Start-up accelerator muru-D is taking on a cohort of 'more mature' companies following a change to its funding model.
The Telstra-backed accelerator switched to a Simple Agreement for Future Equity (SAFE) model in November, meaning founders do not have to give up a specific percentage of their company at the time of investment.
Previously muru-D invested up to $40,000 in each startup during the program in return for a small equity stake which valued each company at around $1 million. Now, a company’s valuation and muru-D’s equity is determined at a later date based on how investors value the company in the future.
The model was pioneered by the Silicon Valley seed accelerator Y Combinator – which has backed the likes of Dropbox, Airbnb, Coinbase, Stripe and Reddit – and has been adapted for the Australian market.
“This gives muru-D more flexibility and stronger startups a better deal. Following the program, companies raise at the best valuation they can achieve in the market,” the Sydney-based accelerator said.
This more flexible method of investment also makes muru-D more attractive to later stage companies and more ambitious founders, according to the accelerator.
The fourth group of start-ups, whittled down from 150 applicants, joined the #SYD4 program this week.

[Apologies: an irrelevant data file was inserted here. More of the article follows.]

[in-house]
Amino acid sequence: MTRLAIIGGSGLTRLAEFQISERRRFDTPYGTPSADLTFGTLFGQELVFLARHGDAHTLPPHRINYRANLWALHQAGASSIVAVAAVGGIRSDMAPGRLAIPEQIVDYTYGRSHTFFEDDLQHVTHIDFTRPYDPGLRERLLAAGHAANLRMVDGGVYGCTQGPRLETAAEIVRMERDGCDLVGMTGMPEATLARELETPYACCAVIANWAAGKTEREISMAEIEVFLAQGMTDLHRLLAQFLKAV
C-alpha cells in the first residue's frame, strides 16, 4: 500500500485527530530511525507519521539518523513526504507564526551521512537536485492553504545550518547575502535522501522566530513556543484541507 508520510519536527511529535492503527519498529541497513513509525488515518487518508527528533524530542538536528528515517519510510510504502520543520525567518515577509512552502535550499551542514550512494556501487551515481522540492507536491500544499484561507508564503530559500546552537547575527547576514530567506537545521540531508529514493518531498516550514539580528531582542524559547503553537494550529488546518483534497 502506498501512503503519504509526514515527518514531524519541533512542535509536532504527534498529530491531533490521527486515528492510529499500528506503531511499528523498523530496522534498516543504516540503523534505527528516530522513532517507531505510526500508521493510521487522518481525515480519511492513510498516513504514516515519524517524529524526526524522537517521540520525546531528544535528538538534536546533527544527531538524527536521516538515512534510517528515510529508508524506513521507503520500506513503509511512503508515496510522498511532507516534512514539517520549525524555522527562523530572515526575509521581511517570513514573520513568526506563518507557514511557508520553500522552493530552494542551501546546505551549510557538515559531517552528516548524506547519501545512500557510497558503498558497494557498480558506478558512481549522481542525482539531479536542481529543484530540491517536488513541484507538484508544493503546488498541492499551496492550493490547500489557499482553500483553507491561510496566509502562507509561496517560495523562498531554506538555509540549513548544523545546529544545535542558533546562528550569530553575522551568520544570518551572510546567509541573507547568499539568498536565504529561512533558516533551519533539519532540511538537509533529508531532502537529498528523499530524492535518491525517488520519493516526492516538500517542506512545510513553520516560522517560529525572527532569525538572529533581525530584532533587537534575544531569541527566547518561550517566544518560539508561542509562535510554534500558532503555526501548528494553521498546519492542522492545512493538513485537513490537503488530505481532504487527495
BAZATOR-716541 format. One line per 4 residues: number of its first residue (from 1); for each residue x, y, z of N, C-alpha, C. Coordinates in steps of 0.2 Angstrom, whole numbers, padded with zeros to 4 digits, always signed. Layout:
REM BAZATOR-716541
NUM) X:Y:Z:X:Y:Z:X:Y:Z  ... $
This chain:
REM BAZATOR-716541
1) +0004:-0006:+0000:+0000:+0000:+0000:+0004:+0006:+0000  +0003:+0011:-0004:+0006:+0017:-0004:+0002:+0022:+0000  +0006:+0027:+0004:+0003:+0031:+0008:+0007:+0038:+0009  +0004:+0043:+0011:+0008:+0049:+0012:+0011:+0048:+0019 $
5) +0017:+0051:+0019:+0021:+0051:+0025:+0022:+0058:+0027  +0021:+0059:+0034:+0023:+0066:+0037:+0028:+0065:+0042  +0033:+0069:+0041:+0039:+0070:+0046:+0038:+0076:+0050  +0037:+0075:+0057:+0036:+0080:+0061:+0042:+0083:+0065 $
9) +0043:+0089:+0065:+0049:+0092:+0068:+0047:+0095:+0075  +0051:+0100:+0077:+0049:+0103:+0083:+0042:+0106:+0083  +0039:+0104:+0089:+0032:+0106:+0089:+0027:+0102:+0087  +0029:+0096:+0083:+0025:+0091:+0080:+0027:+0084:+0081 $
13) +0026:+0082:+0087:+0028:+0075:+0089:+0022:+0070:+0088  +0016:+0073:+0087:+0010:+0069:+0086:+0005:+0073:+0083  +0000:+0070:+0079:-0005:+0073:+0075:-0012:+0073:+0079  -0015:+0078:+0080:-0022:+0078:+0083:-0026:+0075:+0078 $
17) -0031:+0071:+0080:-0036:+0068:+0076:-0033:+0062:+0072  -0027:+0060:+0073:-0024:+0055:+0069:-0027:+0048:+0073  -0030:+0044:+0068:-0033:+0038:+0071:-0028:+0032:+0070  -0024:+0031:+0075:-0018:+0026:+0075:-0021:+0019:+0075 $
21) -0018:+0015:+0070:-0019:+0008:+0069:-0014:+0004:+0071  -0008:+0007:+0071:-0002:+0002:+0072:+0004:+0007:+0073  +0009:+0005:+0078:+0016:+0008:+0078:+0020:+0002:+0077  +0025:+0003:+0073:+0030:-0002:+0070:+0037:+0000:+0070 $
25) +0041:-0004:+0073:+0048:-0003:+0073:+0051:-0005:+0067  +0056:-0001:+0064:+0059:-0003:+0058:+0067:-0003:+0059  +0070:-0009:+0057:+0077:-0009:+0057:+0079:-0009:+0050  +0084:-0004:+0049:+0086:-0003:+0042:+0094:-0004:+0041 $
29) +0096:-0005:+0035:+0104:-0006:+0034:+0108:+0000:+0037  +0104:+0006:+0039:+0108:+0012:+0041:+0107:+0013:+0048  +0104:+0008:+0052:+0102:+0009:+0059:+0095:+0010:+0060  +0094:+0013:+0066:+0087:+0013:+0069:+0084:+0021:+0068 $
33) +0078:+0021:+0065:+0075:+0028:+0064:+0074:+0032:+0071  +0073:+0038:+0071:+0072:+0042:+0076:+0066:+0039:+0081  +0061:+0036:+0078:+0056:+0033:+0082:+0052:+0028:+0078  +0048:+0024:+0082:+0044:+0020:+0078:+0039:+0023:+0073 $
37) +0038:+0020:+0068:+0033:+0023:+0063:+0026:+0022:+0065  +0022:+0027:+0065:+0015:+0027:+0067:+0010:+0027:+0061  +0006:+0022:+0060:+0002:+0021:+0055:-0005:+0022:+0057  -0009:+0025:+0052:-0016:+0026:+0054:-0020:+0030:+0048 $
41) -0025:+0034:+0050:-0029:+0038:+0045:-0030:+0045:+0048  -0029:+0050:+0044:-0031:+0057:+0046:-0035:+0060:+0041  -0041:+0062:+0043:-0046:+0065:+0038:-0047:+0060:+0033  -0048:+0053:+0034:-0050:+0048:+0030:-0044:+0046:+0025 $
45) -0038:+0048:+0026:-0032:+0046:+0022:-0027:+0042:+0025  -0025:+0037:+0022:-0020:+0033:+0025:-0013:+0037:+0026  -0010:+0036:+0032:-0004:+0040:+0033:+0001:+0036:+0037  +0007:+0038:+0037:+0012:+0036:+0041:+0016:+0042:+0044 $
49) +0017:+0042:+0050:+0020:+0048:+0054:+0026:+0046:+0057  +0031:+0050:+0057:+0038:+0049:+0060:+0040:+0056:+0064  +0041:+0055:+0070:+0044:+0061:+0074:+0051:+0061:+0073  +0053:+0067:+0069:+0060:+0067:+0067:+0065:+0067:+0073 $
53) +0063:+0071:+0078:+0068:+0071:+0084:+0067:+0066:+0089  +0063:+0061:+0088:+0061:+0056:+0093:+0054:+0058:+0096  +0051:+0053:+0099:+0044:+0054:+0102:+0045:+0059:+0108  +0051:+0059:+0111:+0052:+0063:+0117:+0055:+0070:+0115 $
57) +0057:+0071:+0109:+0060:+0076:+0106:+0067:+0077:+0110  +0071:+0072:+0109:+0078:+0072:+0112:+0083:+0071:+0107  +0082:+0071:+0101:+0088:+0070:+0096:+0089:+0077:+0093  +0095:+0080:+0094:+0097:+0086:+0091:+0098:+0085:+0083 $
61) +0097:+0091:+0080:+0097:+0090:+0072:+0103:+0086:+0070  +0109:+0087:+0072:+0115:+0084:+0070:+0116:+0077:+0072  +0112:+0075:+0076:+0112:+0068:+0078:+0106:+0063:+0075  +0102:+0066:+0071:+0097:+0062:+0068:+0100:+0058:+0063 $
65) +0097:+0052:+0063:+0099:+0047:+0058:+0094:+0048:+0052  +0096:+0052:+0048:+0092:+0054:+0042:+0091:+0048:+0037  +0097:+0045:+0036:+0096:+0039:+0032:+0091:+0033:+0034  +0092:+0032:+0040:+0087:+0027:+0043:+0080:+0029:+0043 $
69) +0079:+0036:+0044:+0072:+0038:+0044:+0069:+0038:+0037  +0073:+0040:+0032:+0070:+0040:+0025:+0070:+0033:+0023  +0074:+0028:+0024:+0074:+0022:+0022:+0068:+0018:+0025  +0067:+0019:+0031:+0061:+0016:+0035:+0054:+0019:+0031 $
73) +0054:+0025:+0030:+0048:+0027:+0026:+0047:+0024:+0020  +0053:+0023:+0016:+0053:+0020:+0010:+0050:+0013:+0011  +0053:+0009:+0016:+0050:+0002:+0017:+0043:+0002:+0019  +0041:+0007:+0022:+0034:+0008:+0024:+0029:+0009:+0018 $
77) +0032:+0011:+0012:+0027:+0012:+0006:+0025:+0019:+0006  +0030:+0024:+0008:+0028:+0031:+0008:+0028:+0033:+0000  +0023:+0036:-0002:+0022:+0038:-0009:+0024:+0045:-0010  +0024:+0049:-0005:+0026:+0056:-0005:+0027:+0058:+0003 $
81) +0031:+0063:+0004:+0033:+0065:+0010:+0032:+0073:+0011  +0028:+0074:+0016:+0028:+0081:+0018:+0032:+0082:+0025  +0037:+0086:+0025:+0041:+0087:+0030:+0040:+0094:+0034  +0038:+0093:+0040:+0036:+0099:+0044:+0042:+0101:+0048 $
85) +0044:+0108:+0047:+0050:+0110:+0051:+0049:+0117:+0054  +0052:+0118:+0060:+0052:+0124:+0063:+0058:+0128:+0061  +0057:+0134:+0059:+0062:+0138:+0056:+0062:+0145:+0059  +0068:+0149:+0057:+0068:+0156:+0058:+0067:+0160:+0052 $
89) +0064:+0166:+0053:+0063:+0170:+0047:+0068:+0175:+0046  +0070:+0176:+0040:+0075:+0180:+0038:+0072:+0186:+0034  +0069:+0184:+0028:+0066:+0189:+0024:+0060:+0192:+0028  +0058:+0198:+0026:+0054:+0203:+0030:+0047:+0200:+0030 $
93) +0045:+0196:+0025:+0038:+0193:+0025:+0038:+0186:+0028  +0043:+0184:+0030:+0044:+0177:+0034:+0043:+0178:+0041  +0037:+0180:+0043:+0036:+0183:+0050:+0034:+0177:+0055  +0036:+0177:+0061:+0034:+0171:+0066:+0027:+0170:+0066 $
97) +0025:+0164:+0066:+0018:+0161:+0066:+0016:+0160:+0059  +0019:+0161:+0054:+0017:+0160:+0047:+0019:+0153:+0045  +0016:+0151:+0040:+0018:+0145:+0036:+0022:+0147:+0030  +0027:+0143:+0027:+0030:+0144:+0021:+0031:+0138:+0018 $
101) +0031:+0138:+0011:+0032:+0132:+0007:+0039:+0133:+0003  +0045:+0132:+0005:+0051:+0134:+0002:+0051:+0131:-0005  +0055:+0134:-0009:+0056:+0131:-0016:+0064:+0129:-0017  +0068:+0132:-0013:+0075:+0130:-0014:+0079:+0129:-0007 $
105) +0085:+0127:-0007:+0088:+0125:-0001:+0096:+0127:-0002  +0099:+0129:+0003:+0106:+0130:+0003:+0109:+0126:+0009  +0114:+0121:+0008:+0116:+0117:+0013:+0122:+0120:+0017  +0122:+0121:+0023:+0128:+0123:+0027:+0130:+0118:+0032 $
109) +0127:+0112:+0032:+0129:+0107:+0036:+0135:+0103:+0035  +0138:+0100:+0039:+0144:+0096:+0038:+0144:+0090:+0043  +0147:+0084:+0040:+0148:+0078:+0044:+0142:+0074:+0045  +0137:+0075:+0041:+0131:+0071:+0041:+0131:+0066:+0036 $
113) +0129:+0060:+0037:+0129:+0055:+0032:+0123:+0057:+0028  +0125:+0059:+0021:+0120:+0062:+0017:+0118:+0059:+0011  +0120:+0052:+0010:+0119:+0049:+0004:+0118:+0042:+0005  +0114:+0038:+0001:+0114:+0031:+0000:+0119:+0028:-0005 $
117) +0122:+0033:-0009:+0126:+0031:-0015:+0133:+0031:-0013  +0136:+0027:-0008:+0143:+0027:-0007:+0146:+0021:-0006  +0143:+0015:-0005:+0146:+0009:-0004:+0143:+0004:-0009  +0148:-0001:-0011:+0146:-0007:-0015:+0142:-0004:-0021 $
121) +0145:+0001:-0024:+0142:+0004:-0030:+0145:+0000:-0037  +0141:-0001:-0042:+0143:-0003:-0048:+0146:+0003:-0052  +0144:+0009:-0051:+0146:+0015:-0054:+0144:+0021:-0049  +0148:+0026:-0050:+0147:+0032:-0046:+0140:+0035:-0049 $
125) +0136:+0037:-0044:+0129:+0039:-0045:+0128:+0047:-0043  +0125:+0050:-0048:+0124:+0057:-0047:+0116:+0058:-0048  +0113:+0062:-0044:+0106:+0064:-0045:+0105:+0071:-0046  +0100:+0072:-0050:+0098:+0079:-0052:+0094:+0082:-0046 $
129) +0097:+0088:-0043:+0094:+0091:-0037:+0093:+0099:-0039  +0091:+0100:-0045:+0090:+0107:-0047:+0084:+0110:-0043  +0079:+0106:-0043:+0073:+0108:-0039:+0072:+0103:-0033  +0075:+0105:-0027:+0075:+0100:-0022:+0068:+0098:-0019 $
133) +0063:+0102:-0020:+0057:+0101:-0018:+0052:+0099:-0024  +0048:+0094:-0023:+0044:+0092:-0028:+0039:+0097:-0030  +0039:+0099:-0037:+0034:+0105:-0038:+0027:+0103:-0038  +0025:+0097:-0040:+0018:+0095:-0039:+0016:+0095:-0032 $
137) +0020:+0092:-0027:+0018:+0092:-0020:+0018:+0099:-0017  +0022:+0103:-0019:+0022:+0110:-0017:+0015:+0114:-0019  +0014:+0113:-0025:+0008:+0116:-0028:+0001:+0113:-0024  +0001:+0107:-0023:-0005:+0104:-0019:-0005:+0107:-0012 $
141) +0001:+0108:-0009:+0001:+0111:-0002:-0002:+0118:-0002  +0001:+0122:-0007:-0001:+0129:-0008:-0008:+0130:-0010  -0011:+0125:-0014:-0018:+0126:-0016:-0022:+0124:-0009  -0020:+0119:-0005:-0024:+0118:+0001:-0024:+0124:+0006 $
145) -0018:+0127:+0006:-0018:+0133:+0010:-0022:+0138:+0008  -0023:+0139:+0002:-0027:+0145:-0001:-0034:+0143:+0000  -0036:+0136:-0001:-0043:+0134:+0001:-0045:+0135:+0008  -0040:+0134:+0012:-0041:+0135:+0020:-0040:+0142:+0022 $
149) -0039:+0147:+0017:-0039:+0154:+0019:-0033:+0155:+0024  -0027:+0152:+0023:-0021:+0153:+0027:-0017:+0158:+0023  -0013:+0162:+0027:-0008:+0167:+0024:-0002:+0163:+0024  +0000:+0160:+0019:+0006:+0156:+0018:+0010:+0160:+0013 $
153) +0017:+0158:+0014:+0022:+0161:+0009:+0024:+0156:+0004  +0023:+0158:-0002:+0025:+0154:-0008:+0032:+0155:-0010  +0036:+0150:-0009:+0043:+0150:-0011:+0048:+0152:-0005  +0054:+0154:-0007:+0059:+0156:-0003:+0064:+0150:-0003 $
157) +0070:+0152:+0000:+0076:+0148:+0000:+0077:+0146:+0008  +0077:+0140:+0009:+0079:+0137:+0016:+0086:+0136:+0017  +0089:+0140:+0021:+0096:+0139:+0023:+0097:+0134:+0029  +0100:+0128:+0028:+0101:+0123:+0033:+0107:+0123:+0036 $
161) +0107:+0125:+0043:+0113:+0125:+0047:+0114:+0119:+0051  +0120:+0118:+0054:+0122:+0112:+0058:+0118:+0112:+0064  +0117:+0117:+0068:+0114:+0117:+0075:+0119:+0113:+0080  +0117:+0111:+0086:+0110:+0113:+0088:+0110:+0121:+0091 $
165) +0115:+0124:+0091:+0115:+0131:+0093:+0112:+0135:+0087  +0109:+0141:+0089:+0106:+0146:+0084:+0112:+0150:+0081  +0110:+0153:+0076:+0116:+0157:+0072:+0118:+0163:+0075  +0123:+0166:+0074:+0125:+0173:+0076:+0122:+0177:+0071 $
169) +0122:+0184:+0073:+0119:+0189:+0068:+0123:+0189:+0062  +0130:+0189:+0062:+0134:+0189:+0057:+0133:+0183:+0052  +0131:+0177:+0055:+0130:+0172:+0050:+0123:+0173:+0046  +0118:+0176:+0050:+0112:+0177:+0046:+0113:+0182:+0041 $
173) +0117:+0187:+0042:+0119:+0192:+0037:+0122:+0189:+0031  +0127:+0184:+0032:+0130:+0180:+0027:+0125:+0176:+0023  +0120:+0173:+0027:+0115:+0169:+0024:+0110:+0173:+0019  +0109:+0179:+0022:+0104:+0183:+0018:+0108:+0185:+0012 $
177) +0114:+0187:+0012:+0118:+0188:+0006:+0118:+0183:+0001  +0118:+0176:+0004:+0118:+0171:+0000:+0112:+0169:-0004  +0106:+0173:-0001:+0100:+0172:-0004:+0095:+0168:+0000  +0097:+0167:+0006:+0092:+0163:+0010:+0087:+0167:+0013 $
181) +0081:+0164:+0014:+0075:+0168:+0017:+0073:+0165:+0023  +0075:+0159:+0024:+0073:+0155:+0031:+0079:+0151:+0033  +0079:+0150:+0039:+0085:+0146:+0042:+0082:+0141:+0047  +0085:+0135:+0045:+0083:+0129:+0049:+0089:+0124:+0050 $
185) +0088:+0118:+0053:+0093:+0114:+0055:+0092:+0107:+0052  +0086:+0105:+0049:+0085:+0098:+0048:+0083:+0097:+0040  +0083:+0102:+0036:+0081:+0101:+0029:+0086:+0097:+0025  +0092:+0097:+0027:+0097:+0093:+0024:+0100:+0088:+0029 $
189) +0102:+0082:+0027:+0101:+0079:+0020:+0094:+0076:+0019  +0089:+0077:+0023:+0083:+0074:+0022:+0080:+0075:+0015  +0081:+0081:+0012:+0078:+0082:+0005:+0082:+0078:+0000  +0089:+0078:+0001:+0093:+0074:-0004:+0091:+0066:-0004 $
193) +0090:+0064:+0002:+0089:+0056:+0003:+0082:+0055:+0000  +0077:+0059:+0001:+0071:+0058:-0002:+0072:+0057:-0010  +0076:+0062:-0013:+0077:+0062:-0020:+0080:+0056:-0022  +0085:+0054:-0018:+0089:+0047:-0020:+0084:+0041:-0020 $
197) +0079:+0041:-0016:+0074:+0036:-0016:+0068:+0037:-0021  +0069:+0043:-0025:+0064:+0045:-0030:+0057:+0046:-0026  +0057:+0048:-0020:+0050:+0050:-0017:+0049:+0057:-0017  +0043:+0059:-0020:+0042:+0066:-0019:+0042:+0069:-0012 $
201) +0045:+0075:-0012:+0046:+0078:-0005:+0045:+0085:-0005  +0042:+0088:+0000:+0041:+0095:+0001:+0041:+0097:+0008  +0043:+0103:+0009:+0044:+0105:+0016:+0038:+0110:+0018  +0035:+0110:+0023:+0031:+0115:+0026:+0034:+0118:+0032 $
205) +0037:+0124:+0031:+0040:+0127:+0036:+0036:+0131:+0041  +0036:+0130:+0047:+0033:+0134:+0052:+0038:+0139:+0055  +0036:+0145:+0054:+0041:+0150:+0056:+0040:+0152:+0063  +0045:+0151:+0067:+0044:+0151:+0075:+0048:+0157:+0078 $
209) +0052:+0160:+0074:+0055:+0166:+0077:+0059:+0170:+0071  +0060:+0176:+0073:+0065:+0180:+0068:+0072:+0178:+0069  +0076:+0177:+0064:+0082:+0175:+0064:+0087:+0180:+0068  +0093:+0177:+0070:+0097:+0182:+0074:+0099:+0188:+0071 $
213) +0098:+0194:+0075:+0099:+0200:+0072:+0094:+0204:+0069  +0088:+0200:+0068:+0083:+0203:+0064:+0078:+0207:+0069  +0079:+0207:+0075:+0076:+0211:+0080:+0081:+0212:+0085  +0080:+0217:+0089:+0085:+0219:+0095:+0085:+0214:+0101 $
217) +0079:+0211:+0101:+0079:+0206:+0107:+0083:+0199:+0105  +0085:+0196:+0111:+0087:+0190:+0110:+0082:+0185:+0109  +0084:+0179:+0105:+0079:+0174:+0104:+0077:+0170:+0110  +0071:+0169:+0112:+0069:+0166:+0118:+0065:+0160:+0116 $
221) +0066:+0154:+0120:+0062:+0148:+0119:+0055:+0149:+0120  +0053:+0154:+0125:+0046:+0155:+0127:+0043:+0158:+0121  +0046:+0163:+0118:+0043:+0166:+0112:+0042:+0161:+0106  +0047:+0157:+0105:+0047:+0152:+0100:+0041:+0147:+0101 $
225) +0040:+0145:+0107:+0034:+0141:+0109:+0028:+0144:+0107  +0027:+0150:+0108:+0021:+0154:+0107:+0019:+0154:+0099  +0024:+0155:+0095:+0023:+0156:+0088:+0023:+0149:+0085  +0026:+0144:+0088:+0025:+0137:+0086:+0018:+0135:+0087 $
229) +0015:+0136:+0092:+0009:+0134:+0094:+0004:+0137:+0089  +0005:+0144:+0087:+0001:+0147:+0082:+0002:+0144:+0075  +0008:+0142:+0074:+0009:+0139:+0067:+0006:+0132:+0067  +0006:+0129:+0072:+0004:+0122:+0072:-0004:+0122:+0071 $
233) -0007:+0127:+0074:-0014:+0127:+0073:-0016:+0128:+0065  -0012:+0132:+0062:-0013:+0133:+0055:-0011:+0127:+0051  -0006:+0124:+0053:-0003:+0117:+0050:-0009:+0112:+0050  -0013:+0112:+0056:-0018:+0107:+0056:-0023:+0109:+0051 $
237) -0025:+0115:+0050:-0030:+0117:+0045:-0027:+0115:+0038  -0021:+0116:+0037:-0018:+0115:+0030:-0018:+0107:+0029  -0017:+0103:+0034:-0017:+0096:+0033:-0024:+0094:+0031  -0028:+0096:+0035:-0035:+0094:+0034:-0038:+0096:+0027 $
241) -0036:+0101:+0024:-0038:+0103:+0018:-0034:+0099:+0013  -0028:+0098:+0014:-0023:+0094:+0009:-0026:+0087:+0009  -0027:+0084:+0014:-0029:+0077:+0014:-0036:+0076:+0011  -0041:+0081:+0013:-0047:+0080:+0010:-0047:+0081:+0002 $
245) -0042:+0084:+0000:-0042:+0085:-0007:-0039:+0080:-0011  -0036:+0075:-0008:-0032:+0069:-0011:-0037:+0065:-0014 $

“We actively hunted for more mature companies, who traditionally would be less likely to consider an accelerator. We travelled around Australia to visit universities and co-working spaces, and also met with venture funds and leading startups to help source these companies,” said muru-D entrepreneur-in-residence, Ben Sand.
“This cohort demonstrates a depth of experience, innovation and global ambition that is a level above anything we have seen before – in line with muru-D’s vision to keep evolving the program and attract the best talent,” he added.
A number of the eight start-ups already have a solid customer base. AgriWebb is an end-to-end farm management software used by more than 800 farmers locally. GeoInteractive has built a hardware product similar to GoPro that delivers an underground map like Google Street View, and is currently being used by Sydney Water, coal miner Peabody Energy and minerals miner South32.
Other companies include consumer-facing blockchain product developer Bron.tech, real-time patient monitoring device company Patch’d and Flurosat, which mounts hyperspectral cameras on drones and nano satellites to allow farmers to monitor crop health.
Since it was established in 2013, muru-D – which has bases in Sydney and Singapore plus partner programs in Brisbane and Perth – has worked with 44 start-ups of which 41 are still operational. Those start-ups have collectively generated almost $8m in revenue and created 269 jobs, muru-D said.